The magic mirror in the tale of Snow White knew a thing or two. “Mirror, mirror on the wall: Who is the fairest of them all?” is not a question that is asked in our house. Our mirrors are not magic at all. In fact, as far as possible, we avoid them unless absolutely necessary. They don’t hide anything. They just throw back a reflection of “how it is”. But what about our internal mirror?
It is virtually impossible to describe consciousness in words, so the old teachers often used analogies. Consciousness is like a mirror, they would say, because it simply reflects what appears to it. A more modern analogy is that of a cinema or television screen. The screen does nothing. It is just the medium on which images appear.
So where do hate, love, anger and kindness come from?
There is far more kindness in the world than there is cruelty. But the message we keep seeing and hearing is that the whole planet is a disaster zone. Instead of seeing things as they are, we are influenced by what other people tell us or have told us in the past.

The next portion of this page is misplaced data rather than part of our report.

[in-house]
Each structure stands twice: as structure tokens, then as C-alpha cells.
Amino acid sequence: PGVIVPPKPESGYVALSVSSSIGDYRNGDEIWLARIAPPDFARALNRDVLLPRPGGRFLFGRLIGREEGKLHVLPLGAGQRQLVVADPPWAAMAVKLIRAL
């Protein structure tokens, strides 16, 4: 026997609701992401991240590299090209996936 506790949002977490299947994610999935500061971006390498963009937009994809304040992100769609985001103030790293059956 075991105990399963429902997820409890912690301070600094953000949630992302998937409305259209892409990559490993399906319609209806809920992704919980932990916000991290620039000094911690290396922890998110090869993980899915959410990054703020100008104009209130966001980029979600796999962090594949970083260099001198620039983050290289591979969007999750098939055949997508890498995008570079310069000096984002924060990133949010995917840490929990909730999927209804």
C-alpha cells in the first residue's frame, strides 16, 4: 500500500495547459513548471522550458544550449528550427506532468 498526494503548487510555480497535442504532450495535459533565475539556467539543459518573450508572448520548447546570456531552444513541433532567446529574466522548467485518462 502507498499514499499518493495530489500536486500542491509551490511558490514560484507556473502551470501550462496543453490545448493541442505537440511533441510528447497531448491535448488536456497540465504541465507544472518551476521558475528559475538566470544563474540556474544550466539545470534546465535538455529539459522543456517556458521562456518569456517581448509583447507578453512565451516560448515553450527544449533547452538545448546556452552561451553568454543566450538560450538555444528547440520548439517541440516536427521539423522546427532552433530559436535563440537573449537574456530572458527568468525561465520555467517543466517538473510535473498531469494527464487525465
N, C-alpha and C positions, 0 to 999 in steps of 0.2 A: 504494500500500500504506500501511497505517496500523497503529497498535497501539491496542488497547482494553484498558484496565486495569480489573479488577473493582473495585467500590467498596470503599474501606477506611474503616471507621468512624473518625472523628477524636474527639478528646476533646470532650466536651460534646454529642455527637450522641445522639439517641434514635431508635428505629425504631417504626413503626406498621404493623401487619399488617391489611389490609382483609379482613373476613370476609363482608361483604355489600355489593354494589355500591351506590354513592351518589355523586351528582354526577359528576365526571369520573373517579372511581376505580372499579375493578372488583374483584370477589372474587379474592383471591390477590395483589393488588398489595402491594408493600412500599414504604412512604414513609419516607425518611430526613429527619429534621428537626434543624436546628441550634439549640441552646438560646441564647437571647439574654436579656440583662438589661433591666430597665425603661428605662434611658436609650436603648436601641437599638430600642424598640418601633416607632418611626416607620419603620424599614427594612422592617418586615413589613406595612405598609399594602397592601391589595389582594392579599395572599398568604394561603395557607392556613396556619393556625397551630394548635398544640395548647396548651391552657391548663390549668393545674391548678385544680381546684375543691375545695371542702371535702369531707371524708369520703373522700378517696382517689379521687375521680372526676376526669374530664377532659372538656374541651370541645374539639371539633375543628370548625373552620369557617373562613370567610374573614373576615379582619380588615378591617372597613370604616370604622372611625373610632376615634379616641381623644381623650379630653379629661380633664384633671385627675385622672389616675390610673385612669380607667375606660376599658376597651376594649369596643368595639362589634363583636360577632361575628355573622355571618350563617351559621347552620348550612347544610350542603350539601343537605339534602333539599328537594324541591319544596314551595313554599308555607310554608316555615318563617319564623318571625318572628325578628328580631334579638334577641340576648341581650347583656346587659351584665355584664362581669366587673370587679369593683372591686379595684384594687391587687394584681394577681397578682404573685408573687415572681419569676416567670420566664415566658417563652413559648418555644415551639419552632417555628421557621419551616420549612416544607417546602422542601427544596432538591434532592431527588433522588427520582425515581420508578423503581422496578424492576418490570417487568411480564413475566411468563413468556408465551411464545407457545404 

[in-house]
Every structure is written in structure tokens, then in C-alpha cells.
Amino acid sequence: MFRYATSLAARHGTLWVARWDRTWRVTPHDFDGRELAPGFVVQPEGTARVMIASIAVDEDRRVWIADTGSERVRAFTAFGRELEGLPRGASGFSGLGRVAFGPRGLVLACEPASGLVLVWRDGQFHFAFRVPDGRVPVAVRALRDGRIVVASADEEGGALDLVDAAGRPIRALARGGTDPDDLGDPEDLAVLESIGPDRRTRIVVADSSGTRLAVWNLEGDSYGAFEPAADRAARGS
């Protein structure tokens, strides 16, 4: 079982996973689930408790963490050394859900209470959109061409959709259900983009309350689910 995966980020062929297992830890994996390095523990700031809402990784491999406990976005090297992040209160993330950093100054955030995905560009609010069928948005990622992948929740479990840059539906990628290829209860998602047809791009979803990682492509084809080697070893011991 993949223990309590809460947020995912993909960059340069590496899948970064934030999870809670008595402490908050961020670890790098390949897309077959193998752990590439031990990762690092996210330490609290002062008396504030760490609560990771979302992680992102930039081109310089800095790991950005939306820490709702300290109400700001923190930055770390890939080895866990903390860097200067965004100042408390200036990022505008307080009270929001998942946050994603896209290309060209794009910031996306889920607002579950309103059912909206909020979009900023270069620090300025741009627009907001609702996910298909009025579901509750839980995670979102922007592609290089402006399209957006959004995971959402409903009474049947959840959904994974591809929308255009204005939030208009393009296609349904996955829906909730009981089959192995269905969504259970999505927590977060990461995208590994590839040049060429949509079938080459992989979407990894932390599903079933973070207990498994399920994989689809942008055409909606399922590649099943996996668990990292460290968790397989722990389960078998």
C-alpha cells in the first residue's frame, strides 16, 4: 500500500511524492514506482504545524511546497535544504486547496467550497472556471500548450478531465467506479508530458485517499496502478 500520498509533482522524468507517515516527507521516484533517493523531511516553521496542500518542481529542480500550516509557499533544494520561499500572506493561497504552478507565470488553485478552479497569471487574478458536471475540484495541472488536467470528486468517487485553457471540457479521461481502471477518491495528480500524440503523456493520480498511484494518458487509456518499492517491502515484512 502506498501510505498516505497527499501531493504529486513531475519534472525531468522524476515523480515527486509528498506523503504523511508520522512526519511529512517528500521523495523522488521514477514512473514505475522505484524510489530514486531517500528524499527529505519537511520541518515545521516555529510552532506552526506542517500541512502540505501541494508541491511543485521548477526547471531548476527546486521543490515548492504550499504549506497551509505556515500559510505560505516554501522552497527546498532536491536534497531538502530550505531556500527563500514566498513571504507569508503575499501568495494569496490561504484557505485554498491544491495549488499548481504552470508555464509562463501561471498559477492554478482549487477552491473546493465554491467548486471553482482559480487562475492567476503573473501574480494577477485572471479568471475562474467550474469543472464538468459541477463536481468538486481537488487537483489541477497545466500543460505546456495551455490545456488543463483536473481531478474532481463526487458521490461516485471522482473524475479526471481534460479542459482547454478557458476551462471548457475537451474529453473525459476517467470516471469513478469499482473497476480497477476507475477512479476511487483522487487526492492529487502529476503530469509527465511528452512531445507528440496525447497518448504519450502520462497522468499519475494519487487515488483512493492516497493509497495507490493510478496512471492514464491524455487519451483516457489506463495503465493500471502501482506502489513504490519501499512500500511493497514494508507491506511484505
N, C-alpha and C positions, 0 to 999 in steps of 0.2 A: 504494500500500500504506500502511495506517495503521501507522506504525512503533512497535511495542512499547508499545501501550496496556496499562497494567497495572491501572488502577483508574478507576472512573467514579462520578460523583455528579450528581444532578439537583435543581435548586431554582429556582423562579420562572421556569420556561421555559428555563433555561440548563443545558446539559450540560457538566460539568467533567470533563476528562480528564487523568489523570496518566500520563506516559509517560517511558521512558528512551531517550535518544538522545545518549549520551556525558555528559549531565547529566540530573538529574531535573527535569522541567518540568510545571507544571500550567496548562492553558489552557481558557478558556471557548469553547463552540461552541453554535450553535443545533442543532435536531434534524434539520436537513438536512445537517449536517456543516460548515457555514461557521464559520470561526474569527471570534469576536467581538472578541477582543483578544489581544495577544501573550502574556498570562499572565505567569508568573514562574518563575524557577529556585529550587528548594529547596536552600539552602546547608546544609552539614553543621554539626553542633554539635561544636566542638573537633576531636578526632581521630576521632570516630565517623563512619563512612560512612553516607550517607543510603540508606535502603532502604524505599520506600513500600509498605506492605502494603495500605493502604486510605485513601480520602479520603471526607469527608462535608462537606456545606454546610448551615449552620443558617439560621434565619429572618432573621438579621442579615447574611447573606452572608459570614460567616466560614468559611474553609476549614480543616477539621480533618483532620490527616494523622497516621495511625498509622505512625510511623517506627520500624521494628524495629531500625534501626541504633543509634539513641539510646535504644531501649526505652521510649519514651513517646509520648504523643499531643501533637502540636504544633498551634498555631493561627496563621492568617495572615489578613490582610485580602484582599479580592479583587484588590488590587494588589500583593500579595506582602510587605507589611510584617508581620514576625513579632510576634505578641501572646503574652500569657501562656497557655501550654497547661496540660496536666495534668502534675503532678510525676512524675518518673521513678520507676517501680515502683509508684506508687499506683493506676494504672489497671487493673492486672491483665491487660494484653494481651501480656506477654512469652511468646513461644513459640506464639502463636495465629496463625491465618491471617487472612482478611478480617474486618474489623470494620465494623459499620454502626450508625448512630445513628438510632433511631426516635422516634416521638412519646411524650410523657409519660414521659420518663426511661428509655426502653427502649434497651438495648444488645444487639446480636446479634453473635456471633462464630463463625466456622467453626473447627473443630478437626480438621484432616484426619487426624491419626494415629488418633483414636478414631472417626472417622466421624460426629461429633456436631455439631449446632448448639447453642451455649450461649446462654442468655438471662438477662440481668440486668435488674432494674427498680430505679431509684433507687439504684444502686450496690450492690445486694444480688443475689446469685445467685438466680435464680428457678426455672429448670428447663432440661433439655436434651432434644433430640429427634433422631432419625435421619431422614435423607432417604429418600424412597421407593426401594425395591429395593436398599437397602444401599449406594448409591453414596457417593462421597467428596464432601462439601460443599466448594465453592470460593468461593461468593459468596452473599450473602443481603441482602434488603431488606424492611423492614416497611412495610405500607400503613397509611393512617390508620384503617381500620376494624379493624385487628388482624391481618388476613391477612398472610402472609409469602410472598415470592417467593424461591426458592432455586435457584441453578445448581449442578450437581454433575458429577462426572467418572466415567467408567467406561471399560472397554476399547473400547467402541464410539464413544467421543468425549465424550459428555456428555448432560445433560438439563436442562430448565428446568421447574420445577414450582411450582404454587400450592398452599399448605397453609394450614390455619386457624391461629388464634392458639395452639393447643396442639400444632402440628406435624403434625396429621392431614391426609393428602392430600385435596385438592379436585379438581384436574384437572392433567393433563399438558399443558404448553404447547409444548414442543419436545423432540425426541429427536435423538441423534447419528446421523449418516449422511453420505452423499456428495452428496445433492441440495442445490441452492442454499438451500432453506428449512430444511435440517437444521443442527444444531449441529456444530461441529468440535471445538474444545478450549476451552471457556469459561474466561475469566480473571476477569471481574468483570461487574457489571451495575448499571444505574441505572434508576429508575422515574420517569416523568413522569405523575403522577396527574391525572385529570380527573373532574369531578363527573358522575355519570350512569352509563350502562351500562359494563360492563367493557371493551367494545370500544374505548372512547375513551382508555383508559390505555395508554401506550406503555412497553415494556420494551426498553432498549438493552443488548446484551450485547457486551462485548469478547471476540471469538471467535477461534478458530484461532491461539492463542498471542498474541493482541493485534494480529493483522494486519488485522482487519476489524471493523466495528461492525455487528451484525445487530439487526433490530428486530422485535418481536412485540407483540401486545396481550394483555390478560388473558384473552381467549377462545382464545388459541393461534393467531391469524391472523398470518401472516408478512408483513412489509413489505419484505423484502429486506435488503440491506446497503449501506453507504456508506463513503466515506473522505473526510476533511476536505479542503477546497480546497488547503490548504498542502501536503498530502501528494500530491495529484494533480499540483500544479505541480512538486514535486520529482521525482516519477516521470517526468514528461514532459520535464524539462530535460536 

Our mirror is tainted. Smudges and scratches on the glass distort what we see. Not only do we see a narrow, partial picture rather than the whole, we become excited or upset at what we think we see.
Placing a judgment on everything is pretty exhausting. No wonder so many people become depressed. We need to work on it.
How do we clean the internal mirror, the one in our head? After all, if everything we see is wrong, surely it is just going to get worse?
Okay, it will take quite a while to have a highly polished reflector. But we can start the process right now. The immediate thing is not to add to the distortion and dirty marks that are already there. We simply interrupt the cycle of making judgments. (That may also necessitate changing our newspaper!) We stop shouting “hooray” or “yah boo” at everything we see or read about.
A mirror of peace
Eventually the liar will give up – because no-one’s listening. Accepting things as they are, and importantly not necessarily condoning them, we begin to develop a mirror of peace. And surely that can only be a good thing.
Thanks for reading this. If you liked it, you may enjoy my book The Art of Not Doing
Evening workshop 5th June 2017 in Staffordshire “Pacifying the Mind”. Details here.